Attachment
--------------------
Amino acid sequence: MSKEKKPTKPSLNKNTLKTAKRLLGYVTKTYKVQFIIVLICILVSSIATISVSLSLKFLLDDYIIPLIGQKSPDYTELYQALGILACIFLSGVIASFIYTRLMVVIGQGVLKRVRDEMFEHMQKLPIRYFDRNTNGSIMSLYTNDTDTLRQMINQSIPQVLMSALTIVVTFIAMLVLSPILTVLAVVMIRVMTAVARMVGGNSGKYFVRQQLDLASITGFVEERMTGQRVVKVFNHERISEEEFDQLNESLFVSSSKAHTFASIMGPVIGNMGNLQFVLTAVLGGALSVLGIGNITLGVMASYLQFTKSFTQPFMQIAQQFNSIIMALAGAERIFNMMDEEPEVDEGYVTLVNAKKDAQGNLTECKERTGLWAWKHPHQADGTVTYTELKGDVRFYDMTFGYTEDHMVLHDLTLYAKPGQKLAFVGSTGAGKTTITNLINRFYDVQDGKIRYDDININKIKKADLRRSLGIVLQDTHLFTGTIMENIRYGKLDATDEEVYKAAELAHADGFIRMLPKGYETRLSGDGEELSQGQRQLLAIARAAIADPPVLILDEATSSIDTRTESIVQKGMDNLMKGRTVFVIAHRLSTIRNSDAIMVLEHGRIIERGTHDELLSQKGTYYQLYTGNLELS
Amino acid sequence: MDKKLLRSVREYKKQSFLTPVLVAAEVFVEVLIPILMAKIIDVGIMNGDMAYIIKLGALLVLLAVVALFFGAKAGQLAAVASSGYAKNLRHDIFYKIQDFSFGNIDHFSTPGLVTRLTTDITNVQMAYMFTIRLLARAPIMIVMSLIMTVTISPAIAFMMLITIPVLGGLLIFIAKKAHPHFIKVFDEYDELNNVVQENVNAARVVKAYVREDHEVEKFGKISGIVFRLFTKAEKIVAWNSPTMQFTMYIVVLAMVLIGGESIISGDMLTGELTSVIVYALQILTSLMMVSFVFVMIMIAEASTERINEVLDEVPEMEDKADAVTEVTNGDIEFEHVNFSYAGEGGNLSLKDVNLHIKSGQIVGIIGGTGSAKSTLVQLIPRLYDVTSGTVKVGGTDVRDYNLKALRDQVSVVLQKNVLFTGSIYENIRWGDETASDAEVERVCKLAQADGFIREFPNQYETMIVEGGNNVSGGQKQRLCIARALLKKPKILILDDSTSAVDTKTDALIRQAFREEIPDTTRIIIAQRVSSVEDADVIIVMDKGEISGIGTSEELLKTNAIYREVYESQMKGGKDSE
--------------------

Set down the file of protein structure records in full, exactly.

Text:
Amino acid sequence: MSKEKKPTKPSLNKNTLKTAKRLLGYVTKTYKVQFIIVLICILVSSIATISVSLSLKFLLDDYIIPLIGQKSPDYTELYQALGILACIFLSGVIASFIYTRLMVVIGQGVLKRVRDEMFEHMQKLPIRYFDRNTNGSIMSLYTNDTDTLRQMINQSIPQVLMSALTIVVTFIAMLVLSPILTVLAVVMIRVMTAVARMVGGNSGKYFVRQQLDLASITGFVEERMTGQRVVKVFNHERISEEEFDQLNESLFVSSSKAHTFASIMGPVIGNMGNLQFVLTAVLGGALSVLGIGNITLGVMASYLQFTKSFTQPFMQIAQQFNSIIMALAGAERIFNMMDEEPEVDEGYVTLVNAKKDAQGNLTECKERTGLWAWKHPHQADGTVTYTELKGDVRFYDMTFGYTEDHMVLHDLTLYAKPGQKLAFVGSTGAGKTTITNLINRFYDVQDGKIRYDDININKIKKADLRRSLGIVLQDTHLFTGTIMENIRYGKLDATDEEVYKAAELAHADGFIRMLPKGYETRLSGDGEELSQGQRQLLAIARAAIADPPVLILDEATSSIDTRTESIVQKGMDNLMKGRTVFVIAHRLSTIRNSDAIMVLEHGRIIERGTHDELLSQKGTYYQLYTGNLELS
Amino acid sequence: MDKKLLRSVREYKKQSFLTPVLVAAEVFVEVLIPILMAKIIDVGIMNGDMAYIIKLGALLVLLAVVALFFGAKAGQLAAVASSGYAKNLRHDIFYKIQDFSFGNIDHFSTPGLVTRLTTDITNVQMAYMFTIRLLARAPIMIVMSLIMTVTISPAIAFMMLITIPVLGGLLIFIAKKAHPHFIKVFDEYDELNNVVQENVNAARVVKAYVREDHEVEKFGKISGIVFRLFTKAEKIVAWNSPTMQFTMYIVVLAMVLIGGESIISGDMLTGELTSVIVYALQILTSLMMVSFVFVMIMIAEASTERINEVLDEVPEMEDKADAVTEVTNGDIEFEHVNFSYAGEGGNLSLKDVNLHIKSGQIVGIIGGTGSAKSTLVQLIPRLYDVTSGTVKVGGTDVRDYNLKALRDQVSVVLQKNVLFTGSIYENIRWGDETASDAEVERVCKLAQADGFIREFPNQYETMIVEGGNNVSGGQKQRLCIARALLKKPKILILDDSTSAVDTKTDALIRQAFREEIPDTTRIIIAQRVSSVEDADVIIVMDKGEISGIGTSEELLKTNAIYREVYESQMKGGKDSE